This week, James and I launch DataShine: Census. This is part of the ESRC BODMAS project, here at UCL’s Centre for Advanced Spatial Analysis, that is led by James, and which started at the beginning of this year.
DataShine: Census shows web maps of the Quick Statistics aggregate tables of Census data for England/Wales for 2011, that were published last year by the Office of National Statistics.
DataShine: Census is the successor to CensusProfiler which I put together when I was at UCL’s Department of Geography in 2009. The main difference, apart from being a more modern website with updating URLs, geolocation etc, is that the data maps presented are “shone” through buildings, rather than covering all the land area. This has two advantages, and two disadvantages. The two advantages are that it means the countryside doesn’t dominate, and that the urban form (building blocks, parks, road structures) is more recognisable – so it looks more like a map of real places rather than a complicated patchwork of bright colours with abstract boundaries. The two disadvantages are that buildings can be individually represented, implying a greater level of spatial precision than is the case.
For the Census data, I wanted to come up with a good way of showing an interesting map, for all ~900 census aggregate variables, without having to make 900 decisions manually. To do this, I calculated the average percentage population, based on the populations across the output areas (~150 houses each), and the standard deviation of the percentage population. When you do this, and then plot the two statistics for each variable against each other, you get a graph like this:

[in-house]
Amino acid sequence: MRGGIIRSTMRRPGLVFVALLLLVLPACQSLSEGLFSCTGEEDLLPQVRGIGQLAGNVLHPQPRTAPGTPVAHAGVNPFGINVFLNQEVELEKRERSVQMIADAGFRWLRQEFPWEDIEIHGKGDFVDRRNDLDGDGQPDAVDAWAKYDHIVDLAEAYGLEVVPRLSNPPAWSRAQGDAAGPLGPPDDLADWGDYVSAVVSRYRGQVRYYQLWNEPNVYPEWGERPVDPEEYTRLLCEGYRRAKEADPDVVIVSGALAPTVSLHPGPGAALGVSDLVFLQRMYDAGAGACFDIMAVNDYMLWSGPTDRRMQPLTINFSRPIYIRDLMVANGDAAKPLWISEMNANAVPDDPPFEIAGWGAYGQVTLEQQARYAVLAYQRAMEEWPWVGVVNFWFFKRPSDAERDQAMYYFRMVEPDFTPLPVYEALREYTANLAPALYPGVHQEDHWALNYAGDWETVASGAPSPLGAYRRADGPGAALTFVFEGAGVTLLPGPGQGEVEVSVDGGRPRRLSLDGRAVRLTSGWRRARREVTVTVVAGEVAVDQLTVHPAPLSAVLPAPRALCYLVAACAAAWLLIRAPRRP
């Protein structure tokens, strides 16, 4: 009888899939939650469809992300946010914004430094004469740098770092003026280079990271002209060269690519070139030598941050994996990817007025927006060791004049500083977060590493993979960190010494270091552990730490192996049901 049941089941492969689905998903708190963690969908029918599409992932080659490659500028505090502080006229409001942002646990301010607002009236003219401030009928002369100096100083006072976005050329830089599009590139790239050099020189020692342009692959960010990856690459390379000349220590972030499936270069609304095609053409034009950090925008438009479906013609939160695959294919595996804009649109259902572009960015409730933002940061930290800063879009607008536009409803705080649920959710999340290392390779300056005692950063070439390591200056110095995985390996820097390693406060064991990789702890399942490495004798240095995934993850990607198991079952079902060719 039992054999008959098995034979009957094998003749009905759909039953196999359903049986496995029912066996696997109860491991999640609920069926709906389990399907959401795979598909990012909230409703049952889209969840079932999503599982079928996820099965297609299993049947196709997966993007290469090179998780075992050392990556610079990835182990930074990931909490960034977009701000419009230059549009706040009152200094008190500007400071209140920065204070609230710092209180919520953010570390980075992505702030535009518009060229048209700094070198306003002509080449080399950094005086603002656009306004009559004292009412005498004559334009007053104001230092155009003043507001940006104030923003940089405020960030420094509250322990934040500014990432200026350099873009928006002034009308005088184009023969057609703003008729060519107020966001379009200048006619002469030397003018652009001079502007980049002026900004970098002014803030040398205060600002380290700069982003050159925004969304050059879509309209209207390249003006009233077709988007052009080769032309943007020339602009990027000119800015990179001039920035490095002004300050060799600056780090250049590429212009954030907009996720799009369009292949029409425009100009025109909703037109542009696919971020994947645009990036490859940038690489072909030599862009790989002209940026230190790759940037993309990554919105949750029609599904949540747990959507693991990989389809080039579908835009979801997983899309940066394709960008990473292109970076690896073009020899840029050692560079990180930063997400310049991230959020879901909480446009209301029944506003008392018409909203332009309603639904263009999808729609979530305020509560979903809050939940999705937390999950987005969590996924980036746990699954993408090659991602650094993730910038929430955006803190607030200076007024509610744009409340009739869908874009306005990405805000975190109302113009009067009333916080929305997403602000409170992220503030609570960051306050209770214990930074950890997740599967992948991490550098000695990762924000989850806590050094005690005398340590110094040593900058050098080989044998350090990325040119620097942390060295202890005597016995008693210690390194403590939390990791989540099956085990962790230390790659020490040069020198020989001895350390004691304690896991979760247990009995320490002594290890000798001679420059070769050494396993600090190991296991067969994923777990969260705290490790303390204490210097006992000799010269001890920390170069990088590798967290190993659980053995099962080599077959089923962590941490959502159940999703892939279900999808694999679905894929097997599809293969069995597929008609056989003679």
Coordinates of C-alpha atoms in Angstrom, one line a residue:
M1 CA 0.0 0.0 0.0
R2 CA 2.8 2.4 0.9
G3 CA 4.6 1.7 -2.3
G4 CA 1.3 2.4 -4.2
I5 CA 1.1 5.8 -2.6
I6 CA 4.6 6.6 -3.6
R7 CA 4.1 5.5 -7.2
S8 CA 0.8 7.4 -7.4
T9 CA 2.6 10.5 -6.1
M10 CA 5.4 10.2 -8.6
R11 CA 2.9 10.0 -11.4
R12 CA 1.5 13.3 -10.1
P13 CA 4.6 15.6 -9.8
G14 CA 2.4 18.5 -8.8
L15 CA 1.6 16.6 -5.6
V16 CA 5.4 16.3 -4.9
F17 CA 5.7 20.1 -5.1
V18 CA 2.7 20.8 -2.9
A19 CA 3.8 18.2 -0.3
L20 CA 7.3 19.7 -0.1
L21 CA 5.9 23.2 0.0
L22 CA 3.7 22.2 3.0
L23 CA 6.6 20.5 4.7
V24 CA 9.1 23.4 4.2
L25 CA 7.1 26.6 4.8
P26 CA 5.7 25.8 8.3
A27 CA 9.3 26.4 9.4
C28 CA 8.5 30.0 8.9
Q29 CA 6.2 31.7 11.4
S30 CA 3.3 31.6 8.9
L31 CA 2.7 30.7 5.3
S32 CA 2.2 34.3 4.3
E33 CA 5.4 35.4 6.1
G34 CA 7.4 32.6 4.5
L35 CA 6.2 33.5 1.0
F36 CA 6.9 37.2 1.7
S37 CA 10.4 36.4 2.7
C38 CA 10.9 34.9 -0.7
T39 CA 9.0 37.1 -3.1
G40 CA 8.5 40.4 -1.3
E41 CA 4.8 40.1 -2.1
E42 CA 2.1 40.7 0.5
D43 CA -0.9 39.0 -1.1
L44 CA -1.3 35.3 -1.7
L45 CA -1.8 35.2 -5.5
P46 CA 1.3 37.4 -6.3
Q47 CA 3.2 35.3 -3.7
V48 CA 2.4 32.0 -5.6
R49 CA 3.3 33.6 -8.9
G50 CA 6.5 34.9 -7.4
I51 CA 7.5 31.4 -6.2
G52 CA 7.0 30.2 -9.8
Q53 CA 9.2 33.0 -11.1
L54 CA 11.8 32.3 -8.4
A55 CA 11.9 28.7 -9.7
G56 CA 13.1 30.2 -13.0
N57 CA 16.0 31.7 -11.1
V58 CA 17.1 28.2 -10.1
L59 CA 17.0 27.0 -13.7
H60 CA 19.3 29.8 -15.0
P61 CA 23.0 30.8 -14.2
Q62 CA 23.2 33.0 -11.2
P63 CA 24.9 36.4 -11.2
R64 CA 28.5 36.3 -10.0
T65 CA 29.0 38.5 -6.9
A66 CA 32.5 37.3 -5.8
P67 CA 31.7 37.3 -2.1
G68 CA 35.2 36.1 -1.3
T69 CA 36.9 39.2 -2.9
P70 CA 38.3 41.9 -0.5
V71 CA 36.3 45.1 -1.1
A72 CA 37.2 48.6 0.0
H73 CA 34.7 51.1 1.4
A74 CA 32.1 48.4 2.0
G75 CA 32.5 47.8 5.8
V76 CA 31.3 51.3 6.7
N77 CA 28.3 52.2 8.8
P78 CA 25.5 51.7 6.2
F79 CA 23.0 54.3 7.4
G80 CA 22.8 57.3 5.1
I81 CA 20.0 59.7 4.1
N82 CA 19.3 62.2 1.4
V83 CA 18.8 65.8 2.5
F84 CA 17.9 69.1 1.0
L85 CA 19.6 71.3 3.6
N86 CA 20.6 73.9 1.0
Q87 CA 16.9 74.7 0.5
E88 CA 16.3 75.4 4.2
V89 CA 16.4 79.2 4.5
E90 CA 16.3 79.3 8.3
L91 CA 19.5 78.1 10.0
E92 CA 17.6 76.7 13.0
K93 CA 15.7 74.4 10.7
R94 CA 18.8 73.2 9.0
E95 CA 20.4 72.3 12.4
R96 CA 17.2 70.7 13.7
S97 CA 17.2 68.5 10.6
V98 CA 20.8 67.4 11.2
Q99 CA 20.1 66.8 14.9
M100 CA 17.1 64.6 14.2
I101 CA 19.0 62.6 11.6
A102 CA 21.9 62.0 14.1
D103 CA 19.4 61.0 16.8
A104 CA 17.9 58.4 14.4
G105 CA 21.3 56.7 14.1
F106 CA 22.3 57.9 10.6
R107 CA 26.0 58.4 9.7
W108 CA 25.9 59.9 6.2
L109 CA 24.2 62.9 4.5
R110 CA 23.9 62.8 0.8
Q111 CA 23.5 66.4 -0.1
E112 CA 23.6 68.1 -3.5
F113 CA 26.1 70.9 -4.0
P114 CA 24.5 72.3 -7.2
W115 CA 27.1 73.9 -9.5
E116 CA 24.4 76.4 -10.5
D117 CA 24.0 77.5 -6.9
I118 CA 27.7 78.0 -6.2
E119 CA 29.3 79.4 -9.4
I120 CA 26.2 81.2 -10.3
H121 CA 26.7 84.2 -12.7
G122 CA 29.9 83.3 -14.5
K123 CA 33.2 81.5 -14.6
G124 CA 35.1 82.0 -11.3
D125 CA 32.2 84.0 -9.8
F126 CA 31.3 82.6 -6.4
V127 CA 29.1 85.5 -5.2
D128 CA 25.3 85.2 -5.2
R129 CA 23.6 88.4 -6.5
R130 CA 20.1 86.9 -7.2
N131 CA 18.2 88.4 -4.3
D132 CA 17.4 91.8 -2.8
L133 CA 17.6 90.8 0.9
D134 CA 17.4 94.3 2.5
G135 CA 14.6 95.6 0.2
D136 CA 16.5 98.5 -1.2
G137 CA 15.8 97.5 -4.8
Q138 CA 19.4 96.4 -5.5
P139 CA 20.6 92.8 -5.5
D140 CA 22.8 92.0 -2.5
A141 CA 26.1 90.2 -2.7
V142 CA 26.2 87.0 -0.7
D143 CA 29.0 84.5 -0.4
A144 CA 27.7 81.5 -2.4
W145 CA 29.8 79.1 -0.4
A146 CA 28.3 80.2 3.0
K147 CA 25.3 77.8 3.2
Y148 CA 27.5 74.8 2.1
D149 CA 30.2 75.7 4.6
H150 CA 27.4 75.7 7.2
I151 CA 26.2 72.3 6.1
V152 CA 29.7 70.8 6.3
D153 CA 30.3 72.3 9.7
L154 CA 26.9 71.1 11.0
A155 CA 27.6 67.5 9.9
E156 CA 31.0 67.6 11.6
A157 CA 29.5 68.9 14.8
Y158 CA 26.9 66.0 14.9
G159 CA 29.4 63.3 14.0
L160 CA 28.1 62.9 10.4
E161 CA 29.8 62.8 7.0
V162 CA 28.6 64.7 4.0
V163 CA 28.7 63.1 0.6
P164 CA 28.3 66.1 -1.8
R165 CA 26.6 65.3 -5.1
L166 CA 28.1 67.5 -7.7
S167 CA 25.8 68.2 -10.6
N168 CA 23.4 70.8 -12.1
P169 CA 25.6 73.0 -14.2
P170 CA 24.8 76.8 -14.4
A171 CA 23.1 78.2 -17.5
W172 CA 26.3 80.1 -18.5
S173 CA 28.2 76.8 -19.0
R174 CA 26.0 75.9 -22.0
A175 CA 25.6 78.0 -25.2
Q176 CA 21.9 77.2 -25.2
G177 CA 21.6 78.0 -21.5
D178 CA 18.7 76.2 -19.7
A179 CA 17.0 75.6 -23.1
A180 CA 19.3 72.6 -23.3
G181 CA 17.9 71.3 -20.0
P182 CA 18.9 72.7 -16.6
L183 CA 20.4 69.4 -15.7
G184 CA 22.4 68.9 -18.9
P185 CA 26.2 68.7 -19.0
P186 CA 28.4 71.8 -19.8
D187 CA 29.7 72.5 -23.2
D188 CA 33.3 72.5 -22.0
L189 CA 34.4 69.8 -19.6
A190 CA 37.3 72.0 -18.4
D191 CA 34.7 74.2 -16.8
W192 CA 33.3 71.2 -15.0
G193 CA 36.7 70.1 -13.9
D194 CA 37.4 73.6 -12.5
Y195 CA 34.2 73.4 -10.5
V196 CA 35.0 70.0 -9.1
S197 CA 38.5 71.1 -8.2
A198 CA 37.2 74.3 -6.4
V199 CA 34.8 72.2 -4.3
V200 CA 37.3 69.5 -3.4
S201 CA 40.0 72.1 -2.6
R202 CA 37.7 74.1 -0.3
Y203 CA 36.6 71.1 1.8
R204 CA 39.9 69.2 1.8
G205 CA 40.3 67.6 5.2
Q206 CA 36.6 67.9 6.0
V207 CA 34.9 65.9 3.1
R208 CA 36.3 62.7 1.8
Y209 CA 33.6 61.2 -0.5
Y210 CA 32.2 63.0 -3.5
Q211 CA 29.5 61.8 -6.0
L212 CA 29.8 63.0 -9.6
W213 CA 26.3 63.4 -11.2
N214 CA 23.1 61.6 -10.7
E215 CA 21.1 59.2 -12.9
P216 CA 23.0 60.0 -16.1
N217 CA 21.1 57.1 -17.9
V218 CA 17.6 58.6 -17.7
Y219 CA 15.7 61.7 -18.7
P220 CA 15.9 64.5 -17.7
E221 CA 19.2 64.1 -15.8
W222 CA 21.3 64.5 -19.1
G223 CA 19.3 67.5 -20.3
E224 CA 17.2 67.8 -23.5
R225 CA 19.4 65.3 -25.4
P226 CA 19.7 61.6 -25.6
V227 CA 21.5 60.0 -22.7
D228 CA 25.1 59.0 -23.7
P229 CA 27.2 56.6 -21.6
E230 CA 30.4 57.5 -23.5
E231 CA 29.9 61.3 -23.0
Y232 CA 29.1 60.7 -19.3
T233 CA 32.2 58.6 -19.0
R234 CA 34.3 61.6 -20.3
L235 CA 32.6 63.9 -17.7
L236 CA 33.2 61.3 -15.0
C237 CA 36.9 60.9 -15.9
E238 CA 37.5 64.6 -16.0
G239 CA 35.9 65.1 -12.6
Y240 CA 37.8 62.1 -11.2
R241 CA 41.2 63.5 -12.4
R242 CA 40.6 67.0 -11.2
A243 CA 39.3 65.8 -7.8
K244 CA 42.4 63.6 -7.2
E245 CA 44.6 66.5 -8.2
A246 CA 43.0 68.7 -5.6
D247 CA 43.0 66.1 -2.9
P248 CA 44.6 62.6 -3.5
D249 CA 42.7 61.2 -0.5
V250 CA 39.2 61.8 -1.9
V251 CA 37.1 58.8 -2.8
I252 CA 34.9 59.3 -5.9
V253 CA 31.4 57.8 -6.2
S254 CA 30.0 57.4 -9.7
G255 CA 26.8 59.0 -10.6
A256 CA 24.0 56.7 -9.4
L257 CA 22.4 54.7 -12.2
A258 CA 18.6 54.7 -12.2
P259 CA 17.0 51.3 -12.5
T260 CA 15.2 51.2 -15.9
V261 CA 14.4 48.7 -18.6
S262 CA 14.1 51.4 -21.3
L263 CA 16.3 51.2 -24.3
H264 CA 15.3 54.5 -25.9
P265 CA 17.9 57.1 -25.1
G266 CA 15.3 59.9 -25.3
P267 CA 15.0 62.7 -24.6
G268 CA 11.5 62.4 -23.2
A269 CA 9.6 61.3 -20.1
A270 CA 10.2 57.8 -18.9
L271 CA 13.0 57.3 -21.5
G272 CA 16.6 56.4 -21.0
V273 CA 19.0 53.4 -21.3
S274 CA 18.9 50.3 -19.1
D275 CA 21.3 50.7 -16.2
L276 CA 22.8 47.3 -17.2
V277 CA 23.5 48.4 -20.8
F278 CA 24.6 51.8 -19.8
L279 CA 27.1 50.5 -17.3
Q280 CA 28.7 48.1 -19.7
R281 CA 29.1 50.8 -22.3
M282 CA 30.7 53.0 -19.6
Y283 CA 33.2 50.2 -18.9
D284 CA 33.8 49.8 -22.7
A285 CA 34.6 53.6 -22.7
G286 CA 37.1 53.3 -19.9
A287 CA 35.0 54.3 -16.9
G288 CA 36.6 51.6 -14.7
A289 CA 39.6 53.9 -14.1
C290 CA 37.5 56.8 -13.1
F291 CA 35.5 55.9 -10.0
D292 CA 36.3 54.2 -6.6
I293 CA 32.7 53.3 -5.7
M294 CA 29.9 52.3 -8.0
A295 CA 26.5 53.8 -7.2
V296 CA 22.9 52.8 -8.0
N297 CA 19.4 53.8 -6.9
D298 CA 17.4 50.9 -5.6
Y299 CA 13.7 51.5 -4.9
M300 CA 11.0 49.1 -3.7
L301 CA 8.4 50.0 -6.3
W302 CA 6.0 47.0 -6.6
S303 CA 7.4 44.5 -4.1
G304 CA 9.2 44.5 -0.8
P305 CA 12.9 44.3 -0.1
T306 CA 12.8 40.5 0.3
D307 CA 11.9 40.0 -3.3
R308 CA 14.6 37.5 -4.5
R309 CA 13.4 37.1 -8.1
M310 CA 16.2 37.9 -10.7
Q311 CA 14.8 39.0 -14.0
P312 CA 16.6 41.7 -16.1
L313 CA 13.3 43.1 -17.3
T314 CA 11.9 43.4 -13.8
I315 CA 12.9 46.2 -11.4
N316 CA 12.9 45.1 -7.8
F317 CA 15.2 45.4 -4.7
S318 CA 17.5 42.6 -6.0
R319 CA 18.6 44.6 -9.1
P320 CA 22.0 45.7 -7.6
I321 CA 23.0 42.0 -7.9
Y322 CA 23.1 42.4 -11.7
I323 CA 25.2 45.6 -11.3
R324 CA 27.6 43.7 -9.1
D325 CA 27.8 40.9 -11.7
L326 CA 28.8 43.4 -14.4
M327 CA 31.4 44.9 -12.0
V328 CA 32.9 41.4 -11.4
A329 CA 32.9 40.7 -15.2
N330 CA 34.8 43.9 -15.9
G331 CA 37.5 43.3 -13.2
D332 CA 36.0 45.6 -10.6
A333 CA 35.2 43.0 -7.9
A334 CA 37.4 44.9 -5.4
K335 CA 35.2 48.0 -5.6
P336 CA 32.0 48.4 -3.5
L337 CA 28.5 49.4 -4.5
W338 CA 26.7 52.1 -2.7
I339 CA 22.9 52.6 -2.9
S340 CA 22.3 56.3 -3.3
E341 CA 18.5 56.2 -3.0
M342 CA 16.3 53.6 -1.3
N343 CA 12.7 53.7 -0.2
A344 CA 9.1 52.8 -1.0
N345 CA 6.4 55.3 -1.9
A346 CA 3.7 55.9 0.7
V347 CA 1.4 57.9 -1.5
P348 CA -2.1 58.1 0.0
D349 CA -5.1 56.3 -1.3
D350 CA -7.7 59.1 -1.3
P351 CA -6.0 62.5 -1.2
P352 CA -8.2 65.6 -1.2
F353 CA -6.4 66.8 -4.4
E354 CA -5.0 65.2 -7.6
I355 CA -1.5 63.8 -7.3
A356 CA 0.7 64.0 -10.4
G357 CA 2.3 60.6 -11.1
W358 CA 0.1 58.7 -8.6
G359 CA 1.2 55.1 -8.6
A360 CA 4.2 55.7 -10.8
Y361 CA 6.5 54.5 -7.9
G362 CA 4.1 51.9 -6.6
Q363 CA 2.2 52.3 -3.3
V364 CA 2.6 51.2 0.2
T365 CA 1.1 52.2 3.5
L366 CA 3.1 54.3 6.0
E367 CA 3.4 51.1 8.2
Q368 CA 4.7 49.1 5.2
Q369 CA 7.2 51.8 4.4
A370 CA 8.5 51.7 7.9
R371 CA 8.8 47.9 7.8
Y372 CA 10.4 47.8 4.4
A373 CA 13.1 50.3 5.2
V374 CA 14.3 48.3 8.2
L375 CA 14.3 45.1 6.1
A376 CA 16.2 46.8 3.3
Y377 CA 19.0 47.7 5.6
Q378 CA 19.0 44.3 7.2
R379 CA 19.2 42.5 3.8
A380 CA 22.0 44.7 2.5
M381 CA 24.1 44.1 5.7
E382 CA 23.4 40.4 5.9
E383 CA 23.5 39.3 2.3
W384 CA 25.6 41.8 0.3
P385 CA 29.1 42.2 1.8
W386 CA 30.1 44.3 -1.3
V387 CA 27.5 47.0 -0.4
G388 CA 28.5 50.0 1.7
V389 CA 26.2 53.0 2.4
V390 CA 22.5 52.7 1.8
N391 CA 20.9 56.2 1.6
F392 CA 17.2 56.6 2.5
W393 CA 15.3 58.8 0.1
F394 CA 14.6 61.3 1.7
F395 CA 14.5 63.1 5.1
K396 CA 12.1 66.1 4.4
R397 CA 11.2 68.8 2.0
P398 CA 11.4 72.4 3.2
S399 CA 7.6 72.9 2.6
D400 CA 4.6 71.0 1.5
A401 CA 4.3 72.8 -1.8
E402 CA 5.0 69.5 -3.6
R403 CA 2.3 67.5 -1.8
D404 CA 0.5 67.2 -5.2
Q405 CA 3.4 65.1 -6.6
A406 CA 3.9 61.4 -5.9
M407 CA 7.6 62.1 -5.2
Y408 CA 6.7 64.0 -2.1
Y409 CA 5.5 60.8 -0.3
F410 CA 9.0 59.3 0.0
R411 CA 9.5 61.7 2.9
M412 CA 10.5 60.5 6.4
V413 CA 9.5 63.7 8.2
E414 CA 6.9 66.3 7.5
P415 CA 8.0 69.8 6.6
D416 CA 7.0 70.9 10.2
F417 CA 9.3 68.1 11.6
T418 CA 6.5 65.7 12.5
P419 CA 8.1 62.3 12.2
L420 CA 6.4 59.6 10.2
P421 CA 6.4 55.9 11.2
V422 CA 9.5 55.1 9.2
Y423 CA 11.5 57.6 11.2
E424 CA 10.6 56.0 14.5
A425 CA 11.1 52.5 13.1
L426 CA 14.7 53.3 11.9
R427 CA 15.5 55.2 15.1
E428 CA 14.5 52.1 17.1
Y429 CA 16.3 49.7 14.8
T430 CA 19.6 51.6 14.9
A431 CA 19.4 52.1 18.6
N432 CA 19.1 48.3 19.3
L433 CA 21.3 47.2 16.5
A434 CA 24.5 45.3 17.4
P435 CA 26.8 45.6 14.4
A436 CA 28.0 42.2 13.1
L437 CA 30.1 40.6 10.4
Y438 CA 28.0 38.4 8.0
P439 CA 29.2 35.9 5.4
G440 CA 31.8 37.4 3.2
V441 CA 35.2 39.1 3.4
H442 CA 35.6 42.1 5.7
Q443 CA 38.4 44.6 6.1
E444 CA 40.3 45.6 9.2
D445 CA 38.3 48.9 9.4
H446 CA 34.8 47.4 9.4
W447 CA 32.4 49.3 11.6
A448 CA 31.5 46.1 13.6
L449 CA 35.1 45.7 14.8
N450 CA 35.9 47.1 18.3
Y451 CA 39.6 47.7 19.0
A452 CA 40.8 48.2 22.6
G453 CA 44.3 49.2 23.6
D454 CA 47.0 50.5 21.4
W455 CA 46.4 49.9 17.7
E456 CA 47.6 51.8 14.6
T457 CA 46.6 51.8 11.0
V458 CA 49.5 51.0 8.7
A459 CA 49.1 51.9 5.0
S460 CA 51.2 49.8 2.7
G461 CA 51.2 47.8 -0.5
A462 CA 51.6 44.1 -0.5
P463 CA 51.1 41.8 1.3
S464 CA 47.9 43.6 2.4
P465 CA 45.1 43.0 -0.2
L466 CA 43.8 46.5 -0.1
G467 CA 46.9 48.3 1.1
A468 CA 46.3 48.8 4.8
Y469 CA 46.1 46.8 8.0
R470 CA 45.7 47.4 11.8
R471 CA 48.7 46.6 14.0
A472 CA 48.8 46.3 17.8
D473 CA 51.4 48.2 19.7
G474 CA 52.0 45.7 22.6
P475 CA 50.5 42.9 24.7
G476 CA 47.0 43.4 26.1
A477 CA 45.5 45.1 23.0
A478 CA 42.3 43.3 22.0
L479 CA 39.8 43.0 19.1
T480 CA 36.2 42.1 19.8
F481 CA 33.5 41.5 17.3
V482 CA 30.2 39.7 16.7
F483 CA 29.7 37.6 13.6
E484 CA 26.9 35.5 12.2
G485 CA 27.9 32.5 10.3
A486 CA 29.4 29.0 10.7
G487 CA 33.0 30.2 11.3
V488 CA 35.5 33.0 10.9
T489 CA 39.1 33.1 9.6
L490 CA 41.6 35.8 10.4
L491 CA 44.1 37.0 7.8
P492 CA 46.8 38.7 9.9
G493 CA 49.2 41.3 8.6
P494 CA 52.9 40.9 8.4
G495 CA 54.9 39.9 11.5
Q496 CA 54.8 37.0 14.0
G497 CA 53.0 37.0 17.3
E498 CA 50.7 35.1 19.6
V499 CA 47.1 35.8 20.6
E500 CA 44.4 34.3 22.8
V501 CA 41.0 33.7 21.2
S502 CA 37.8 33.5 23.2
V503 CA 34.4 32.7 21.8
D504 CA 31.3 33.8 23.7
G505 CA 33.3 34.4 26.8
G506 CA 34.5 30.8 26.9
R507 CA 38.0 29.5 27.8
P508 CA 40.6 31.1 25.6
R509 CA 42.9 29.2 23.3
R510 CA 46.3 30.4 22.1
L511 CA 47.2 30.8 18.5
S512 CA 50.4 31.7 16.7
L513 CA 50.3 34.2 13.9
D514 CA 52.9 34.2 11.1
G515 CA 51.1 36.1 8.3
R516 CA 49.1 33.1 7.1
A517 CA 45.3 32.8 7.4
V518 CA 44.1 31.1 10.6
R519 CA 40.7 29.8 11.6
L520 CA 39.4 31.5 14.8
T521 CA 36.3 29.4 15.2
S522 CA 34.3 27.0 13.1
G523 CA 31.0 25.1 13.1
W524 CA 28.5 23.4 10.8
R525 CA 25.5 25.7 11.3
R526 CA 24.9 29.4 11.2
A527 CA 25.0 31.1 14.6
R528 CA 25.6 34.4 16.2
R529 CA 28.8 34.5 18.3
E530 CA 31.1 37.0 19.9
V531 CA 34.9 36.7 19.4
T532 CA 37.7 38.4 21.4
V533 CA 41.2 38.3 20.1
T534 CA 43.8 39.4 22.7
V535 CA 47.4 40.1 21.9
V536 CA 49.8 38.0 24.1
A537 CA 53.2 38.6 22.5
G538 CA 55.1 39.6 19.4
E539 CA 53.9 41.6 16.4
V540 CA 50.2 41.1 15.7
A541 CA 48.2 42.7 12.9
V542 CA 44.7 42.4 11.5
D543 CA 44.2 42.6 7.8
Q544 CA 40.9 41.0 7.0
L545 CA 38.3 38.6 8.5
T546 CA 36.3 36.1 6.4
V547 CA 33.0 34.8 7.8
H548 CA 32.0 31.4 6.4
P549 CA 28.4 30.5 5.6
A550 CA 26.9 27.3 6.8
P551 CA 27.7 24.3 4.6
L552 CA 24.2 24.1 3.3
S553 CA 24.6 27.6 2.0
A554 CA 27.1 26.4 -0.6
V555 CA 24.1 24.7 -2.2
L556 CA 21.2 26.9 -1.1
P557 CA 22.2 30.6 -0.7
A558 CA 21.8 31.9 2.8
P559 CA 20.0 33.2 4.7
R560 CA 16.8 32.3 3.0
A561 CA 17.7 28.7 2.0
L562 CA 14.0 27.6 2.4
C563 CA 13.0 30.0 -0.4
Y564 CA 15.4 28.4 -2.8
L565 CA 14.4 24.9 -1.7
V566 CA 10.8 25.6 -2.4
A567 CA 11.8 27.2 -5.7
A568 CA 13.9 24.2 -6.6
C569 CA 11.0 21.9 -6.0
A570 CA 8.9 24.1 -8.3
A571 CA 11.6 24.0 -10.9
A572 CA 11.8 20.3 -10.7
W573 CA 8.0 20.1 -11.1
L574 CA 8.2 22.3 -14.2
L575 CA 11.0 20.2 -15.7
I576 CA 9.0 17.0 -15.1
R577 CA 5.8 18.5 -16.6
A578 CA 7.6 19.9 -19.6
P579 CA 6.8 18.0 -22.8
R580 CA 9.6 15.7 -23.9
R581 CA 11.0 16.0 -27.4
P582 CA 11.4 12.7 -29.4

Most variables have very small averages and so cluster at the bottom left hand side. The distinctive line of variables with small averages and high standard deviations are where the overall population is care homes and other institutions, rather than people or standard households.
I have split the variables into four sections, each of which is grouped differently for the key. The ones under the main triangle are mapped using a divergent colour scheme (red/green by default) from the average, which always appears in the middle of the key:
The ones above it (high standard deviations) are mapped as simple equal intervals of eighths, between 0 and 100%:
Finally, variables with very small/large averages, and large standard deviations, are mapped as multiples of the average (or 1-average) – here the average will always appear one from the beginning or the end of the key:
(The other three are using sequential colour ramps.)
DataShine is a platform for creating these kinds of web maps. As well as the initial census example, we are hoping to use it create other sorts of web maps, I hope to release and blog about those soon! I am also running a dedicated DataShine blog, which currently features some examples of particularly interesting maps coming from DataShine: Census, as well as some technical detail of the “geostack” behind the platform.
James has also written about the project.